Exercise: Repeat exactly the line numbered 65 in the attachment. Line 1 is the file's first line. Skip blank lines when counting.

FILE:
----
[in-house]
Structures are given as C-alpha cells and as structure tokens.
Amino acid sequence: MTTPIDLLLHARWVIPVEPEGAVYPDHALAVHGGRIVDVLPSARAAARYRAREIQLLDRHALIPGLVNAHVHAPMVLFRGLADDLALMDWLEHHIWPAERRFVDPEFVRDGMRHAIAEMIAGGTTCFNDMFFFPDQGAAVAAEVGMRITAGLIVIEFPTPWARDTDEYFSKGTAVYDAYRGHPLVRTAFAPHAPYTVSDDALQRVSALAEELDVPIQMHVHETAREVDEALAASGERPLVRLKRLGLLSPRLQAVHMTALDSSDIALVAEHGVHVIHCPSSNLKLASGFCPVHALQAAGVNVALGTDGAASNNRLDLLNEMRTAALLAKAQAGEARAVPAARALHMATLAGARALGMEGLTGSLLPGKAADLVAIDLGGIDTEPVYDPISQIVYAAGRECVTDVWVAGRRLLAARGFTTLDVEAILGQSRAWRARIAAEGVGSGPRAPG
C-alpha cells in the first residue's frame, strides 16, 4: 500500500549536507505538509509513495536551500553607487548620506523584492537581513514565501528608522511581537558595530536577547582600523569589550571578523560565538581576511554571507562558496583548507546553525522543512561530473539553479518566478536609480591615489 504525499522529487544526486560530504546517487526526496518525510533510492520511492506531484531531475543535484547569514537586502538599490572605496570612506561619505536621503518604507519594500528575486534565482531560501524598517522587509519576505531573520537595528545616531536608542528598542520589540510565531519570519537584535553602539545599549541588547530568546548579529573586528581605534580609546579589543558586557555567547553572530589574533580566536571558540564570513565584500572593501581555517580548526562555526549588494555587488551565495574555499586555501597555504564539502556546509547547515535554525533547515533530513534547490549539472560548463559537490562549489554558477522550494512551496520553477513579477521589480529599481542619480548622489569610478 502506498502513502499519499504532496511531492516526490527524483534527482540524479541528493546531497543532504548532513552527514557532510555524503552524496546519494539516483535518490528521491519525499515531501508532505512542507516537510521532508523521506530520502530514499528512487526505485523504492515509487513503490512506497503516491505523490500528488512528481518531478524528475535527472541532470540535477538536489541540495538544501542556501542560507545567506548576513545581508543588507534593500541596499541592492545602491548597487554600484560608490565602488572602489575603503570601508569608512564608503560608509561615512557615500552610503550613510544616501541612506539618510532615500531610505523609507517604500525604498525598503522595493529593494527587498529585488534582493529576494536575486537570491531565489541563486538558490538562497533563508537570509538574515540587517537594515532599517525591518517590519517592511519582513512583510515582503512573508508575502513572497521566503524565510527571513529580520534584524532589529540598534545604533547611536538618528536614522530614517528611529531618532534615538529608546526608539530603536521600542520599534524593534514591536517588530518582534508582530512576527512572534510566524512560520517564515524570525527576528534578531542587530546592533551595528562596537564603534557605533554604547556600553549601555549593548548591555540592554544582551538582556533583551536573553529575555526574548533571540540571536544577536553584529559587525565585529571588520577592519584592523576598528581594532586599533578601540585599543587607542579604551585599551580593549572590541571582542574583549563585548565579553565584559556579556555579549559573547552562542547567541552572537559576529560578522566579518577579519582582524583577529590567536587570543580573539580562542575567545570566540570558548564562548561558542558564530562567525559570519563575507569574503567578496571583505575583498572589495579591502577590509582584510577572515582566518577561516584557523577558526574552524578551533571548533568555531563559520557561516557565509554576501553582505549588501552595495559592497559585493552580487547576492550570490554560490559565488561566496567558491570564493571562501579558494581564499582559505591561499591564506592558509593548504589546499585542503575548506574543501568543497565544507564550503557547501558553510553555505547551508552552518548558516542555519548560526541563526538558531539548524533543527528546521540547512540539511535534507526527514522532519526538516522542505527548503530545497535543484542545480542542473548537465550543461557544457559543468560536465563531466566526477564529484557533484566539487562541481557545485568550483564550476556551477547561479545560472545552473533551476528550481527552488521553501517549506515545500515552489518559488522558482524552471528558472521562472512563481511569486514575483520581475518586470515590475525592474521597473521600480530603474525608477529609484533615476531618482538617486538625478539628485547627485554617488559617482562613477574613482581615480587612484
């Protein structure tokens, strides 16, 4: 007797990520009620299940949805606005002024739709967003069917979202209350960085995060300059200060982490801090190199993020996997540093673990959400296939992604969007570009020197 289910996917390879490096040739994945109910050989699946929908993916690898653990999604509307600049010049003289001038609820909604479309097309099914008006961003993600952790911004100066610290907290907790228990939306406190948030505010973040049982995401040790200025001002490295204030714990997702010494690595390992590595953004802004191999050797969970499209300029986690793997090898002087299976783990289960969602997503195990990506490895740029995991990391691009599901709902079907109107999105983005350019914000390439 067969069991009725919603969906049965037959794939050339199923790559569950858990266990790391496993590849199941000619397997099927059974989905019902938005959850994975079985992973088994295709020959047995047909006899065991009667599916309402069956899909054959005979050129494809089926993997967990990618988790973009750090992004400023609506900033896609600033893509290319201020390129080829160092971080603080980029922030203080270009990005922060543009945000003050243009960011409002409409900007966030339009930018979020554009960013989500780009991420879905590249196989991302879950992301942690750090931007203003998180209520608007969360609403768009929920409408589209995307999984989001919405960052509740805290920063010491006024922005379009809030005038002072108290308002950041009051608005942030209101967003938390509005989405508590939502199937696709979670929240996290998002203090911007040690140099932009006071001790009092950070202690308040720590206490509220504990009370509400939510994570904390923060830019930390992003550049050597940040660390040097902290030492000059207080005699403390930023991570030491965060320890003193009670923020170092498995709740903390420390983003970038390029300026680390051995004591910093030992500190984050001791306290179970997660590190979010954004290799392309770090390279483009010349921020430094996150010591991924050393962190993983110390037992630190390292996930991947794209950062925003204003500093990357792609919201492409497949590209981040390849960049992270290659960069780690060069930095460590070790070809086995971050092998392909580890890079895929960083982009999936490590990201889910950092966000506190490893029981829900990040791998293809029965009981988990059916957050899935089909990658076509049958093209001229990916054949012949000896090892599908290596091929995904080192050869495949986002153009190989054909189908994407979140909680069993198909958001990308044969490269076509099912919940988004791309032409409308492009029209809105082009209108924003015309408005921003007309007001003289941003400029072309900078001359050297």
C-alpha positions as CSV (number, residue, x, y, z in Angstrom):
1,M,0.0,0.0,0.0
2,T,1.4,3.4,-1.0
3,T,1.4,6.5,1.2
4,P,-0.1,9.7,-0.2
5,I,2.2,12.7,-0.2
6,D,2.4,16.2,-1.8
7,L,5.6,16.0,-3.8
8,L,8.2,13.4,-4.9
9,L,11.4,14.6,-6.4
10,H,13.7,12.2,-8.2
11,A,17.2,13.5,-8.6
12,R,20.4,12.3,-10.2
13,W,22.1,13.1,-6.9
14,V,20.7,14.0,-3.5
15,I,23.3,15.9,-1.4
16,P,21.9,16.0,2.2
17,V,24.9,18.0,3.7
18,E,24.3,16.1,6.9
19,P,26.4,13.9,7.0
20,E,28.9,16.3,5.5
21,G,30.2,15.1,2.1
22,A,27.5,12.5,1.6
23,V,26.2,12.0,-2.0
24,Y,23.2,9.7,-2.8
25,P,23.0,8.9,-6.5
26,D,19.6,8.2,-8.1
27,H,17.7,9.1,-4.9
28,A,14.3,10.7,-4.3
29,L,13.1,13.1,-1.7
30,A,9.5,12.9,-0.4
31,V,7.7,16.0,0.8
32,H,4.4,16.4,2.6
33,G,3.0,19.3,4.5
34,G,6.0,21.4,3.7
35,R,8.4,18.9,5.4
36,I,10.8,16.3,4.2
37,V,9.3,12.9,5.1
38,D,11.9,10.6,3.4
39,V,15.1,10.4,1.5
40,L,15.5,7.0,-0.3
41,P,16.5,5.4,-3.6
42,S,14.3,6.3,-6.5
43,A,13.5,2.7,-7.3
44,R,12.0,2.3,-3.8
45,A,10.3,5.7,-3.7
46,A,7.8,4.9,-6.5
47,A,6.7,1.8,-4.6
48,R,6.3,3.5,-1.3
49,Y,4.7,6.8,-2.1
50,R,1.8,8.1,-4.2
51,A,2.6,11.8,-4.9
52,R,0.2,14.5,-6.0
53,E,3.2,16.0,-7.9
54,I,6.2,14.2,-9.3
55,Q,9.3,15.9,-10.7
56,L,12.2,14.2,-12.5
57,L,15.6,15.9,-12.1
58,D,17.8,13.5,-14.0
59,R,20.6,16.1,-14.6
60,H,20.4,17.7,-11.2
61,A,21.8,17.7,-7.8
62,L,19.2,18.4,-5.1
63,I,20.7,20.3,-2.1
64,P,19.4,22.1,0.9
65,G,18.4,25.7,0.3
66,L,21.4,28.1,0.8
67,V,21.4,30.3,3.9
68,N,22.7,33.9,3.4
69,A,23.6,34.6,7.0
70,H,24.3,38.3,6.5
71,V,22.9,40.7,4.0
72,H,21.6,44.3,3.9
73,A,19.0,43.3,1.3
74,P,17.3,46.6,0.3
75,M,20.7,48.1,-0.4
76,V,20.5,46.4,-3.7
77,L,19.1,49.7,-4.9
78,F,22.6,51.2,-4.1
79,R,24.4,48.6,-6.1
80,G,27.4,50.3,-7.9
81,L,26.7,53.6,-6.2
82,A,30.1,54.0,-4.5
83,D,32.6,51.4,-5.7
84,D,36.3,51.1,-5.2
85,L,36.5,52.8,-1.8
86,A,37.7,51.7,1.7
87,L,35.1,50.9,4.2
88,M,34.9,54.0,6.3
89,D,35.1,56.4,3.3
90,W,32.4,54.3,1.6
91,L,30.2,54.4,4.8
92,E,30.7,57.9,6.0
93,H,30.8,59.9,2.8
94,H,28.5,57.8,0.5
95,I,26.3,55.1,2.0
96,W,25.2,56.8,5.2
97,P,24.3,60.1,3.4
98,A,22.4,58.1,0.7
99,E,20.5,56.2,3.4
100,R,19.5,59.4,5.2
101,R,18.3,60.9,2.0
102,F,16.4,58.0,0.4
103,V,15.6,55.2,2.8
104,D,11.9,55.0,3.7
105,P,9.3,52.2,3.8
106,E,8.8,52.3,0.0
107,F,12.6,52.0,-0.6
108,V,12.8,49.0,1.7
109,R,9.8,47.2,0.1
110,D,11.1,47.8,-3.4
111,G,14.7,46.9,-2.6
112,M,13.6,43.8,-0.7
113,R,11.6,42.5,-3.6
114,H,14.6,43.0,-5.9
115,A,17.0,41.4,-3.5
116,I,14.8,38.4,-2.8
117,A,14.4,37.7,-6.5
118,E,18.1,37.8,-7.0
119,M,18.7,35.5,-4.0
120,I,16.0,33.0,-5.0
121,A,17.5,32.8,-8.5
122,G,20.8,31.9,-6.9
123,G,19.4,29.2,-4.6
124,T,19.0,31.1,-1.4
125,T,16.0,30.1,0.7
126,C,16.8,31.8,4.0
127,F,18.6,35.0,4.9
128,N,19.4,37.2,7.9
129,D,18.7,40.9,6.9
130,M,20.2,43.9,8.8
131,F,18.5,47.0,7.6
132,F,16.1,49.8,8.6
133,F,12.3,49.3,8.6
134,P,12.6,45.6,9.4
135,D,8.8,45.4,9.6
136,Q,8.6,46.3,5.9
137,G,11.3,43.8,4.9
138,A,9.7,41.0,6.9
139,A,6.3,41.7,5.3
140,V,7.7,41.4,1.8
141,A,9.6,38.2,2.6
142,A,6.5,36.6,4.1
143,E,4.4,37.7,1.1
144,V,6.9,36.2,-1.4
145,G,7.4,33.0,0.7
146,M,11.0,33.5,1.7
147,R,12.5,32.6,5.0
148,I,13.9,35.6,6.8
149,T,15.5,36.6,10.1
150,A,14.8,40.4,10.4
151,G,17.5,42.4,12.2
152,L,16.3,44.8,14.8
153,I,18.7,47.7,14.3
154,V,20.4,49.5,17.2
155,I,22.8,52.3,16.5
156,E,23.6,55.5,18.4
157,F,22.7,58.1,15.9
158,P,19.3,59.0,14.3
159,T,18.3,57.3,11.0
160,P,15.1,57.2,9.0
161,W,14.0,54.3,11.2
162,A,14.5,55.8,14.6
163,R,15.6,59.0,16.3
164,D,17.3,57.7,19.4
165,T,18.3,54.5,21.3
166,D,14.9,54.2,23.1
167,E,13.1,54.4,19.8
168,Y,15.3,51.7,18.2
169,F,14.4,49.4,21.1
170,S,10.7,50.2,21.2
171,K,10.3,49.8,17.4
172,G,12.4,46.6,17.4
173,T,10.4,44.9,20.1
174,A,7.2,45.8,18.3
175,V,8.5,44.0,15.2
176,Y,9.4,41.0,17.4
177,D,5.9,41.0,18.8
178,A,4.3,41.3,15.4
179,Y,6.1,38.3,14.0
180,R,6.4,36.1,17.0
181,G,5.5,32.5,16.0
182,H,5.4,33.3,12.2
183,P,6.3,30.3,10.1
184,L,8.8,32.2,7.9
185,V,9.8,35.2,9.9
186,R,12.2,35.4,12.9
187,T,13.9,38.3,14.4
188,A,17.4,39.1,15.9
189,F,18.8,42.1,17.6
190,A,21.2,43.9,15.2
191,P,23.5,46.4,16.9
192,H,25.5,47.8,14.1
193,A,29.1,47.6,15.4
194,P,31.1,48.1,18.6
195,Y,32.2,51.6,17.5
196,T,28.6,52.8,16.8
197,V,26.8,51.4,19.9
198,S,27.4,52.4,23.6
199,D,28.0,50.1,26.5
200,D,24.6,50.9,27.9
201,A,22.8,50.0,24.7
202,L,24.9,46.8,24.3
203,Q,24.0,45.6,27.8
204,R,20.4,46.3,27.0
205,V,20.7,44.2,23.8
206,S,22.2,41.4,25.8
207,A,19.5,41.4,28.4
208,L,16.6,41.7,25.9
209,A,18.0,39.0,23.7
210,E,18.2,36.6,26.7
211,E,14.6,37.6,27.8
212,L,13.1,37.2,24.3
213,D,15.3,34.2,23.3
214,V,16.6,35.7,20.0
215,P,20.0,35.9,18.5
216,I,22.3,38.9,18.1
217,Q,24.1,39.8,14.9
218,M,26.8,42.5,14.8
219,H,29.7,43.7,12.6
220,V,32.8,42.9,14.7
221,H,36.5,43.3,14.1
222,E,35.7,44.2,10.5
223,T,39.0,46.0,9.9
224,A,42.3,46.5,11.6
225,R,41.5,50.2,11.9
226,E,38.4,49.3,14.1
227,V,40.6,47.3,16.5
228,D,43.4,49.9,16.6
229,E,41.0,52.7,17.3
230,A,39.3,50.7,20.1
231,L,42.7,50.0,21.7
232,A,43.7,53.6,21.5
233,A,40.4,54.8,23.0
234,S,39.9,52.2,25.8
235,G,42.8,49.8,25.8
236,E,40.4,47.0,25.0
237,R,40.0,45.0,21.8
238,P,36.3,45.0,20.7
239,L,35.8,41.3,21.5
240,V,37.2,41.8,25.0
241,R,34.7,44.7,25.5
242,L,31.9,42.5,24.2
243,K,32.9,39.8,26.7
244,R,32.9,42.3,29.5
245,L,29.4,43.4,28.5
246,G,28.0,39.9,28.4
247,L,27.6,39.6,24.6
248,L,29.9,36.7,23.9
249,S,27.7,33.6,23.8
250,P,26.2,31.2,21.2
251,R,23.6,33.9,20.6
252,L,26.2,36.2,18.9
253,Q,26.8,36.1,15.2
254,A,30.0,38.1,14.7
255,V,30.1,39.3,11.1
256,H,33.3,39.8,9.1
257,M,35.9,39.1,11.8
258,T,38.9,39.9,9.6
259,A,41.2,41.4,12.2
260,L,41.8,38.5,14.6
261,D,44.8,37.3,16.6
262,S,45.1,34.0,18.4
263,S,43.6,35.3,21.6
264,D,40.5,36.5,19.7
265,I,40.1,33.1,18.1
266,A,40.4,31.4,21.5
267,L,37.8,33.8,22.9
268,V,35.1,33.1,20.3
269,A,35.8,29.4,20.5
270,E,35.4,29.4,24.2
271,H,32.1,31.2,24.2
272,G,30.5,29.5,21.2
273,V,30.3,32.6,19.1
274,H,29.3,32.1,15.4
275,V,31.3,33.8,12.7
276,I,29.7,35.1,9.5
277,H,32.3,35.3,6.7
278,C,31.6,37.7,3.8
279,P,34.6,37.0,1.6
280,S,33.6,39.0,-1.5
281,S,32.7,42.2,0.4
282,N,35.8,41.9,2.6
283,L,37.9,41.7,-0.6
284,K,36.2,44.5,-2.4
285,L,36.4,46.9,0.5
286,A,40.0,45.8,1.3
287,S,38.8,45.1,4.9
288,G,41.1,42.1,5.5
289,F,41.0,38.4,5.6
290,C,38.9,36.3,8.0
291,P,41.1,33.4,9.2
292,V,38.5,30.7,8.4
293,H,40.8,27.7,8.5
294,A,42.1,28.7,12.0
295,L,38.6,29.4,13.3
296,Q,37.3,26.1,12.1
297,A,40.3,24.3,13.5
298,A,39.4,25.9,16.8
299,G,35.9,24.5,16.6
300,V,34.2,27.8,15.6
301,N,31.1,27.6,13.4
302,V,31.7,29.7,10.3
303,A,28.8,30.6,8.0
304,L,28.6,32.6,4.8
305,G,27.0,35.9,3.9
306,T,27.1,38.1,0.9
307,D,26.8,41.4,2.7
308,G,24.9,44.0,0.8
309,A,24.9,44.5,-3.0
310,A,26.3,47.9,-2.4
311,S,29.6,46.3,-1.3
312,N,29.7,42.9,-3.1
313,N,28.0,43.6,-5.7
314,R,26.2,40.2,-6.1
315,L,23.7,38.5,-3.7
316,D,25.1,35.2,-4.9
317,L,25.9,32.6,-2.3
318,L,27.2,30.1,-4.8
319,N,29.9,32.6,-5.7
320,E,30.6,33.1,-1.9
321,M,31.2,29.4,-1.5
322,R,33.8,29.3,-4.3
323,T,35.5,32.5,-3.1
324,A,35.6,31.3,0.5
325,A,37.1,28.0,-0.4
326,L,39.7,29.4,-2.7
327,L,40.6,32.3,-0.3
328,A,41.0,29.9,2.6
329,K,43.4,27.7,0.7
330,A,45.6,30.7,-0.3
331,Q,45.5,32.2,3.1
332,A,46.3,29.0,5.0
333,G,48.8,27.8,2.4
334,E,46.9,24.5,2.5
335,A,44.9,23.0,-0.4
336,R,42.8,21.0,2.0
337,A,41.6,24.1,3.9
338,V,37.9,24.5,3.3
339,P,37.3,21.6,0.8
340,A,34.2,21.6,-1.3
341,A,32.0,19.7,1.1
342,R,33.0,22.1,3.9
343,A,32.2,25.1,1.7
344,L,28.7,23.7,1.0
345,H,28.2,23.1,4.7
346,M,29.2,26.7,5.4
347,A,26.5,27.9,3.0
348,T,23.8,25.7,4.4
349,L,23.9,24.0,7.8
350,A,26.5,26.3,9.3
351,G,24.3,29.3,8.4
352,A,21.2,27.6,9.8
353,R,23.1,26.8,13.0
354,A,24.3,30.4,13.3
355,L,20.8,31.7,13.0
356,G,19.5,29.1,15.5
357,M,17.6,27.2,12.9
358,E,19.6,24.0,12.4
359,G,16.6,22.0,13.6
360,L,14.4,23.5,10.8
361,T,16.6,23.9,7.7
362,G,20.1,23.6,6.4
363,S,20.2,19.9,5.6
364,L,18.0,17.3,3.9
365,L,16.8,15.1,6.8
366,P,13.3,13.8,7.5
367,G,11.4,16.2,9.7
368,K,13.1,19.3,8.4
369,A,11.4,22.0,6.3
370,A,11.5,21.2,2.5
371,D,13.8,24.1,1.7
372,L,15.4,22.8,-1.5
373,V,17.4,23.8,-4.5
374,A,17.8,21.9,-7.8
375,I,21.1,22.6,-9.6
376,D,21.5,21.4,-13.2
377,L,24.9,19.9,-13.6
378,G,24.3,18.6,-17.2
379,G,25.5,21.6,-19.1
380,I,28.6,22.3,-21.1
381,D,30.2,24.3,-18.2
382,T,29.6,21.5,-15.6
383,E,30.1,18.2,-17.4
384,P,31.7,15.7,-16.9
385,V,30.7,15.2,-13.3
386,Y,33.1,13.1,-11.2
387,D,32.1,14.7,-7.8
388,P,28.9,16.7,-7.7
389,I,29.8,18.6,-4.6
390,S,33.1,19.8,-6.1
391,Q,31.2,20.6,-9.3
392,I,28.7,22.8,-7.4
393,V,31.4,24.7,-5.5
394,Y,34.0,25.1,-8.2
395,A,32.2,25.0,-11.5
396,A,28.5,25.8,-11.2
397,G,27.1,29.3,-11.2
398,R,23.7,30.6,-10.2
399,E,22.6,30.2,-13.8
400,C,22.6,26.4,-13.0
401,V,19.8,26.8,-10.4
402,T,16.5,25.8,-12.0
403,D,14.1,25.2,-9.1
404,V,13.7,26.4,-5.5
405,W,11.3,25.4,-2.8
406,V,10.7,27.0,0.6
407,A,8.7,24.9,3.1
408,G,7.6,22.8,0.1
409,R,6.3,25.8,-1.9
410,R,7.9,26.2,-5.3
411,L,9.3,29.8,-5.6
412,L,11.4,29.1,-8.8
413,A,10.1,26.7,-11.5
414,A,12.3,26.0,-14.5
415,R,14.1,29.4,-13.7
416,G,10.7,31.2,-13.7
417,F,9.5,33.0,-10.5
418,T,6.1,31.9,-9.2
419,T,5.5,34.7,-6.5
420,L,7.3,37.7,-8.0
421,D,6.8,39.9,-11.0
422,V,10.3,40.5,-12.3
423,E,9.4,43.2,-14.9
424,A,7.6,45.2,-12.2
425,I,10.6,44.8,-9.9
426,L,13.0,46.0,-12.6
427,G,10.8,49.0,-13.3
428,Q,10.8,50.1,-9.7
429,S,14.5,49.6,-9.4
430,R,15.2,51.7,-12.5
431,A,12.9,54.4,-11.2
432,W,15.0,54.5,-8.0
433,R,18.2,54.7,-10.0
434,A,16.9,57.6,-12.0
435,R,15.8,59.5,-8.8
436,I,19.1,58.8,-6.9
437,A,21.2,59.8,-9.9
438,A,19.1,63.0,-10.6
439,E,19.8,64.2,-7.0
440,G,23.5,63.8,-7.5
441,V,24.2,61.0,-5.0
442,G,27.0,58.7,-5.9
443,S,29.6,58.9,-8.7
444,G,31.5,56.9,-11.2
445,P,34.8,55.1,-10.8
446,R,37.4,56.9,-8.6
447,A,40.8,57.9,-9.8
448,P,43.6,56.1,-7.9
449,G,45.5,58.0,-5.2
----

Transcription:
59,R,20.6,16.1,-14.6